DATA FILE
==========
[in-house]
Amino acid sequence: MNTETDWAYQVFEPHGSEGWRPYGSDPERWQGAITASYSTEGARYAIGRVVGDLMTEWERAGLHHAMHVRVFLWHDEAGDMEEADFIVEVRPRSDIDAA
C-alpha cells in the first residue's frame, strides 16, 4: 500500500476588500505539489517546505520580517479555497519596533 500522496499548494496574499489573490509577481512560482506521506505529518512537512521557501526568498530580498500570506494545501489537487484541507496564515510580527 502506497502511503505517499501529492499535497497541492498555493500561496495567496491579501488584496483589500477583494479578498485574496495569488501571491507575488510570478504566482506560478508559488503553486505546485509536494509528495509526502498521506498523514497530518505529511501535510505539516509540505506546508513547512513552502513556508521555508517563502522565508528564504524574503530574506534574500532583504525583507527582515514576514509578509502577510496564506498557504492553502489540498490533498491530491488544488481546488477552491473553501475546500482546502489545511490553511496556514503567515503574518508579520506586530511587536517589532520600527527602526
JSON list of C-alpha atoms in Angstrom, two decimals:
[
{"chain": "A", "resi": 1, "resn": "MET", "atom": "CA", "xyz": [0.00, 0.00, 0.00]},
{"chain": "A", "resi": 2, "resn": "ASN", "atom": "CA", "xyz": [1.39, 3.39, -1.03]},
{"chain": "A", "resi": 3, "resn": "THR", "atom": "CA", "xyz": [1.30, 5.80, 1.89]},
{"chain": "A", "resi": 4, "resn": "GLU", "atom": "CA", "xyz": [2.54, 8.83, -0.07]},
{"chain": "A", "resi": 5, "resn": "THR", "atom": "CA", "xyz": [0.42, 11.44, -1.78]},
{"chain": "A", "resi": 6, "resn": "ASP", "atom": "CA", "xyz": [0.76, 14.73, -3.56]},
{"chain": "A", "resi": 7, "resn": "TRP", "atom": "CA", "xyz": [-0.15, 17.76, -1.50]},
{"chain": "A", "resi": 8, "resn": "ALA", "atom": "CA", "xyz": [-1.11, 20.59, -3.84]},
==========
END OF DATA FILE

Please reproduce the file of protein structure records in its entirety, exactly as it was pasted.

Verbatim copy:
[in-house]
Amino acid sequence: MNTETDWAYQVFEPHGSEGWRPYGSDPERWQGAITASYSTEGARYAIGRVVGDLMTEWERAGLHHAMHVRVFLWHDEAGDMEEADFIVEVRPRSDIDAA
C-alpha cells in the first residue's frame, strides 16, 4: 500500500476588500505539489517546505520580517479555497519596533 500522496499548494496574499489573490509577481512560482506521506505529518512537512521557501526568498530580498500570506494545501489537487484541507496564515510580527 502506497502511503505517499501529492499535497497541492498555493500561496495567496491579501488584496483589500477583494479578498485574496495569488501571491507575488510570478504566482506560478508559488503553486505546485509536494509528495509526502498521506498523514497530518505529511501535510505539516509540505506546508513547512513552502513556508521555508517563502522565508528564504524574503530574506534574500532583504525583507527582515514576514509578509502577510496564506498557504492553502489540498490533498491530491488544488481546488477552491473553501475546500482546502489545511490553511496556514503567515503574518508579520506586530511587536517589532520600527527602526
JSON list of C-alpha atoms in Angstrom, two decimals:
[
{"chain": "A", "resi": 1, "resn": "MET", "atom": "CA", "xyz": [0.00, 0.00, 0.00]},
{"chain": "A", "resi": 2, "resn": "ASN", "atom": "CA", "xyz": [1.39, 3.39, -1.03]},
{"chain": "A", "resi": 3, "resn": "THR", "atom": "CA", "xyz": [1.30, 5.80, 1.89]},
{"chain": "A", "resi": 4, "resn": "GLU", "atom": "CA", "xyz": [2.54, 8.83, -0.07]},
{"chain": "A", "resi": 5, "resn": "THR", "atom": "CA", "xyz": [0.42, 11.44, -1.78]},
{"chain": "A", "resi": 6, "resn": "ASP", "atom": "CA", "xyz": [0.76, 14.73, -3.56]},
{"chain": "A", "resi": 7, "resn": "TRP", "atom": "CA", "xyz": [-0.15, 17.76, -1.50]},
{"chain": "A", "resi": 8, "resn": "ALA", "atom": "CA", "xyz": [-1.11, 20.59, -3.84]},